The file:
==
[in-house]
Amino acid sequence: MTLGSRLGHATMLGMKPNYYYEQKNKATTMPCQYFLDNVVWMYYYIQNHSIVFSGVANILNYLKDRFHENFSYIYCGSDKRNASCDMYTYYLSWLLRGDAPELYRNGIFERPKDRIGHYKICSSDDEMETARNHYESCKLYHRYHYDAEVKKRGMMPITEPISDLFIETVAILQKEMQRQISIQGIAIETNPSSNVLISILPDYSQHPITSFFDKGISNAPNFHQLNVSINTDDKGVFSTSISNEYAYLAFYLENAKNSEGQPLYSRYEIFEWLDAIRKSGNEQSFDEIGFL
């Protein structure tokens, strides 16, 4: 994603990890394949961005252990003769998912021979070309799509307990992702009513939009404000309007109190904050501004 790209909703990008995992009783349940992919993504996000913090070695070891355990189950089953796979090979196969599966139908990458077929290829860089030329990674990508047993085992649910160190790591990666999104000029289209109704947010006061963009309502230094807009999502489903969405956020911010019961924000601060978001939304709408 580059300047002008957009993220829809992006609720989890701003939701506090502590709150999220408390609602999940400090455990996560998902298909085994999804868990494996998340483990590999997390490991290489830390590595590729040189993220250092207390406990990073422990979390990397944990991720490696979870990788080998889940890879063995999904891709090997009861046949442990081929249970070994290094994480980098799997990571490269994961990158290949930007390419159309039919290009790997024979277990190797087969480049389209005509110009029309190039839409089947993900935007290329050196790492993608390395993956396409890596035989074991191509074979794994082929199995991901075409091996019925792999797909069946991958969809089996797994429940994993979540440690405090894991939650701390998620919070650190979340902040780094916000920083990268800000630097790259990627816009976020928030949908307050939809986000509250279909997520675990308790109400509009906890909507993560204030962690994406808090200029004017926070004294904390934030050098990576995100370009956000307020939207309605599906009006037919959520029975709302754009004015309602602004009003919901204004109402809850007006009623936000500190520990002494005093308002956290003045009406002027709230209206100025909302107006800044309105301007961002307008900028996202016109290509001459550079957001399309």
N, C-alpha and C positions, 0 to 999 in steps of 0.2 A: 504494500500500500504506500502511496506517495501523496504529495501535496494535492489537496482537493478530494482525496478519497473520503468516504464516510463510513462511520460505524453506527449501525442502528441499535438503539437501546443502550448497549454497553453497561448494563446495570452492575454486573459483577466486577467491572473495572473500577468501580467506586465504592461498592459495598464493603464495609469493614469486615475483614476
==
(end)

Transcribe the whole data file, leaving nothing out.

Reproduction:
[in-house]
Amino acid sequence: MTLGSRLGHATMLGMKPNYYYEQKNKATTMPCQYFLDNVVWMYYYIQNHSIVFSGVANILNYLKDRFHENFSYIYCGSDKRNASCDMYTYYLSWLLRGDAPELYRNGIFERPKDRIGHYKICSSDDEMETARNHYESCKLYHRYHYDAEVKKRGMMPITEPISDLFIETVAILQKEMQRQISIQGIAIETNPSSNVLISILPDYSQHPITSFFDKGISNAPNFHQLNVSINTDDKGVFSTSISNEYAYLAFYLENAKNSEGQPLYSRYEIFEWLDAIRKSGNEQSFDEIGFL
């Protein structure tokens, strides 16, 4: 994603990890394949961005252990003769998912021979070309799509307990992702009513939009404000309007109190904050501004 790209909703990008995992009783349940992919993504996000913090070695070891355990189950089953796979090979196969599966139908990458077929290829860089030329990674990508047993085992649910160190790591990666999104000029289209109704947010006061963009309502230094807009999502489903969405956020911010019961924000601060978001939304709408 580059300047002008957009993220829809992006609720989890701003939701506090502590709150999220408390609602999940400090455990996560998902298909085994999804868990494996998340483990590999997390490991290489830390590595590729040189993220250092207390406990990073422990979390990397944990991720490696979870990788080998889940890879063995999904891709090997009861046949442990081929249970070994290094994480980098799997990571490269994961990158290949930007390419159309039919290009790997024979277990190797087969480049389209005509110009029309190039839409089947993900935007290329050196790492993608390395993956396409890596035989074991191509074979794994082929199995991901075409091996019925792999797909069946991958969809089996797994429940994993979540440690405090894991939650701390998620919070650190979340902040780094916000920083990268800000630097790259990627816009976020928030949908307050939809986000509250279909997520675990308790109400509009906890909507993560204030962690994406808090200029004017926070004294904390934030050098990576995100370009956000307020939207309605599906009006037919959520029975709302754009004015309602602004009003919901204004109402809850007006009623936000500190520990002494005093308002956290003045009406002027709230209206100025909302107006800044309105301007961002307008900028996202016109290509001459550079957001399309």
N, C-alpha and C positions, 0 to 999 in steps of 0.2 A: 504494500500500500504506500502511496506517495501523496504529495501535496494535492489537496482537493478530494482525496478519497473520503468516504464516510463510513462511520460505524453506527449501525442502528441499535438503539437501546443502550448497549454497553453497561448494563446495570452492575454486573459483577466486577467491572473495572473500577468501580467506586465504592461498592459495598464493603464495609469493614469486615475483614476